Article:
What Seniors Should Know about Alcohol Consumption
This article was updated on: 09/15/2018
Even a little bit of alcohol can lead to serious problems, according to the National Institutes of Health National Institute on Aging. Alcohol consumption is a factor in 60% of falls, 50% of drownings, and 40% of car crashes. Its effects in seniors can be particularly insidious, because they can be mistaken for other conditions often affecting seniors, such as Alzheimer’s disease.
Before you drink, learn the important facts about aging and alcohol.
How much alcohol consumption is too much for seniors?
The Centers for Disease Control and Prevention (CDC) defines moderate drinking as no more than one drink per day for women and two drinks per day for men. It defines heavy drinking as 15 or more drinks per week in men, and eight or more drinks a week in women.
It’s important to note that the CDC says the vast majority of people with heavy alcohol consumption do not meet the medical criteria for an alcohol use disorder. However, if you notice any of the following signs in seniors who drink, they may indicate a severe alcohol consumption disorder:
- Being unable to limit or stop drinking
- Continuing to drink even if the alcohol consumption is causing personal or professional problems
- Increasing your alcohol consumption to get the same effect
- Wanting to drink so badly you can’t think of anything else
What problems can alcohol consumption cause in seniors?
The National Institute on Aging (NIA) notes that alcohol consumption can affect seniors differently than it affects younger people. The “high” you experience from alcohol can cause accidents and falls. This is especially concerning for seniors, because they have thinner bones, which means they fracture more easily. NIA cites research suggesting that the rate of hip fractures in seniors increases with alcohol consumption.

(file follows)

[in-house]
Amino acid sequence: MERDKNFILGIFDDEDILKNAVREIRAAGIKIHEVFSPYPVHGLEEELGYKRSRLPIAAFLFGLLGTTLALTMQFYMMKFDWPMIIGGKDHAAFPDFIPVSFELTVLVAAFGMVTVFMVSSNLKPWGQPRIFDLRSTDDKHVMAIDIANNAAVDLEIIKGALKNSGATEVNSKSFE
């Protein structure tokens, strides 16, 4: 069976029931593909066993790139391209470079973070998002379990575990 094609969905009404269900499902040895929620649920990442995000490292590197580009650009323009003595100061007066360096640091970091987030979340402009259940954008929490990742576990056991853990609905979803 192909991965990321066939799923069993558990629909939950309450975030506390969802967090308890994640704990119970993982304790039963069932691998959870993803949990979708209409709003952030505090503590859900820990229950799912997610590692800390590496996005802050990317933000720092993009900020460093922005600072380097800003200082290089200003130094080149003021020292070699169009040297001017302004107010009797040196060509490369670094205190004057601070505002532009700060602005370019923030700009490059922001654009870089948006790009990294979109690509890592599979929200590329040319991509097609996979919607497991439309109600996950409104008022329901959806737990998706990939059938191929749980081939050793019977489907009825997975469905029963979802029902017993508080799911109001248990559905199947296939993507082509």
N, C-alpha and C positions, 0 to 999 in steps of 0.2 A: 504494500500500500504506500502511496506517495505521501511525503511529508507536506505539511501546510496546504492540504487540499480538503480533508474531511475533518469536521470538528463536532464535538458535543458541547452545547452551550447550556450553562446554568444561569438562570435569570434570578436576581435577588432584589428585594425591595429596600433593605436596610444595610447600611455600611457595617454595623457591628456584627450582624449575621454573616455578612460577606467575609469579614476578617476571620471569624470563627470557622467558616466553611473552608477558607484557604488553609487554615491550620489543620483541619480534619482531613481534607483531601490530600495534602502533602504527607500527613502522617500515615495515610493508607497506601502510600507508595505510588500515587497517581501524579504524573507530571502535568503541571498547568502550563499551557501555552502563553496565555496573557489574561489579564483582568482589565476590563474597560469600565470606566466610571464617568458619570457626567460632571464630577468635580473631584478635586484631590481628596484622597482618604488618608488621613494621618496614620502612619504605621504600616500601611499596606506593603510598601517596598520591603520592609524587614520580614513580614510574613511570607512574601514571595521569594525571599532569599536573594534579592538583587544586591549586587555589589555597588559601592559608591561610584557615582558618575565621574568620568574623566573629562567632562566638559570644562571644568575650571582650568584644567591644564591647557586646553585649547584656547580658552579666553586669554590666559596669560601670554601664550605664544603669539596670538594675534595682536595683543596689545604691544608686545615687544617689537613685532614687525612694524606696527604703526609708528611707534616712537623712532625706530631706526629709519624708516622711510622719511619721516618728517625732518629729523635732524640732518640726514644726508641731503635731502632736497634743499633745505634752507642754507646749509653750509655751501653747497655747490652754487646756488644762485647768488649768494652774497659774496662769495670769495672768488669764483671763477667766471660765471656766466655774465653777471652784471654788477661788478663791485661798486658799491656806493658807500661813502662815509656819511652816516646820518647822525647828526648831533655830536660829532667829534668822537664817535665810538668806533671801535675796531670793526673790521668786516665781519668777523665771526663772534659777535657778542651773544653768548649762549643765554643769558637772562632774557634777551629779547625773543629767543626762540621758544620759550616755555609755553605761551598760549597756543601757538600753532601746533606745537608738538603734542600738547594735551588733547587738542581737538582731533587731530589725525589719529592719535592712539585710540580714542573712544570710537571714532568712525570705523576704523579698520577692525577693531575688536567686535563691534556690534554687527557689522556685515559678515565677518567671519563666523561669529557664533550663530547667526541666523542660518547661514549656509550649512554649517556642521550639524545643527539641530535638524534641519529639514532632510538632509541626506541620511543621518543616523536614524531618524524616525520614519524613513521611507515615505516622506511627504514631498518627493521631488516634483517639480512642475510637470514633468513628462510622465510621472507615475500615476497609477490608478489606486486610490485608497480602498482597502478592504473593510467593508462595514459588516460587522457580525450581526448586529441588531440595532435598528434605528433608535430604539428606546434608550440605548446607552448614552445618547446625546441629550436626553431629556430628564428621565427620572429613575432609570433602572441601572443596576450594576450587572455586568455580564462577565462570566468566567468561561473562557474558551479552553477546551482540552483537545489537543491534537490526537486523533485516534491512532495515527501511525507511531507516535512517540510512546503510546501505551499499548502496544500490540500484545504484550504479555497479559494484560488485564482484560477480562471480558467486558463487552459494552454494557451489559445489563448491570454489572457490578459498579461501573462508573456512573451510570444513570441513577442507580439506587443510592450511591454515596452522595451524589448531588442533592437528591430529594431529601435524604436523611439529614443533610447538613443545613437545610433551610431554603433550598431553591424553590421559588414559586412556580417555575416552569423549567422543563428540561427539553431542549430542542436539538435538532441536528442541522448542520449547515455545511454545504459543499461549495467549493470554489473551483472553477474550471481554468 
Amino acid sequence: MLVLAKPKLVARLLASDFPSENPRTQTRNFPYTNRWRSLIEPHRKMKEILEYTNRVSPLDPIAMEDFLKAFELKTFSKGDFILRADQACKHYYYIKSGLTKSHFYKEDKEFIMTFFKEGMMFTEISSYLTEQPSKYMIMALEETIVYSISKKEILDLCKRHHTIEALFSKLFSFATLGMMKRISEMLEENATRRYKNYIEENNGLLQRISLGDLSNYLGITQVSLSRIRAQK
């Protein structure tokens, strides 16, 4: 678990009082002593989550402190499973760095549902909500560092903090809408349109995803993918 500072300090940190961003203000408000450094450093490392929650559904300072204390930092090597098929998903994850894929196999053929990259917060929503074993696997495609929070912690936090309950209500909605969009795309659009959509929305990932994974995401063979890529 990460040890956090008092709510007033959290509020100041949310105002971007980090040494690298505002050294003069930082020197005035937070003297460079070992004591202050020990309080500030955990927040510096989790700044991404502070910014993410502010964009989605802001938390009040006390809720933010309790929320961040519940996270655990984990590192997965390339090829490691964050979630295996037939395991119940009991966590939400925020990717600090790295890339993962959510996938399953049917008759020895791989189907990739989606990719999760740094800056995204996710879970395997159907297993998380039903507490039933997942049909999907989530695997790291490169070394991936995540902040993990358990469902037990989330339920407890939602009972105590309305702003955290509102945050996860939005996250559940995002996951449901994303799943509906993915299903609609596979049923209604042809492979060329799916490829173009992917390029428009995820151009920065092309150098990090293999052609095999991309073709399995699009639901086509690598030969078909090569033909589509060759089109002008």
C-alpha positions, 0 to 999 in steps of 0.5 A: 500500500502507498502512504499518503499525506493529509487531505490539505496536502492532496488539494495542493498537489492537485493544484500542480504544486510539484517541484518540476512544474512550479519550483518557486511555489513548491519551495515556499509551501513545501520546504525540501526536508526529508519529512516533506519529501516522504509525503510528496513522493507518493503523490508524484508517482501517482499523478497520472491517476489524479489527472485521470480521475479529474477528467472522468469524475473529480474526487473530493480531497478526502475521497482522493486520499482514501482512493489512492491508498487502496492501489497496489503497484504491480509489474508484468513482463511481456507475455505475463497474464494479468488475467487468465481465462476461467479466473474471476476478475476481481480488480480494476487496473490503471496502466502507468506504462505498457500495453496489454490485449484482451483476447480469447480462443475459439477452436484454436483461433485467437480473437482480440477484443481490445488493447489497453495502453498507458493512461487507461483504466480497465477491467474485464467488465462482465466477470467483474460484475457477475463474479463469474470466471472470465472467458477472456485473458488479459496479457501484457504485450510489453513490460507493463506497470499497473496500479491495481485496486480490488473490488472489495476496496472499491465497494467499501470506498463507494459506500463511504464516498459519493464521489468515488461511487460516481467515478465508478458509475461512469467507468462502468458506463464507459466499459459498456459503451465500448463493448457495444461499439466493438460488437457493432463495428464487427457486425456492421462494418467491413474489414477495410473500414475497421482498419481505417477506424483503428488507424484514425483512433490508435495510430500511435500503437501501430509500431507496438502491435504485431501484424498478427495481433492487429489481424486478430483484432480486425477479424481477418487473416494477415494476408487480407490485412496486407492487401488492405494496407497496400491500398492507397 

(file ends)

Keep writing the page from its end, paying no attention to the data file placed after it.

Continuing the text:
Aside from accidents and falls, alcohol consumption can also contribute to the following health problems in seniors:
- Certain forms of cancer, brain and liver damage, and immune disorders.
- Worsening of high blood pressure, diabetes, osteoporosis, stomach ulcers, mood disorders, and memory problems.
- Increased risk of stroke.
- Changes in the blood vessels and heart that may obscure the warning signs of a heart attack.
In addition, alcohol consumption in seniors may also cause confusion and forgetfulness, symptoms that may be mistaken for signs of Alzheimer’s disease. Alcohol consumption may also cause dangerous interactions with prescription and over-the-counter medications frequently taken by seniors. According to the National Institute on Alcohol Abuse and Alcoholism (NIAAA), alcohol can reduce the effectiveness of certain medications, and increase the sedative effects of others. These effects may be more pronounced in women as they age, according to the NIAAA.
What should I do if I suspect my loved one has excessive alcohol consumption?
The CDC notes that alcohol consumption affects individual seniors differently, due to a variety of factors such as age, sex, general health status, and even family history. However, if you believe that alcohol consumption may be adversely affecting the health of someone you love, the CDC recommends that you contact a doctor or other trusted health care provider to request an assessment.
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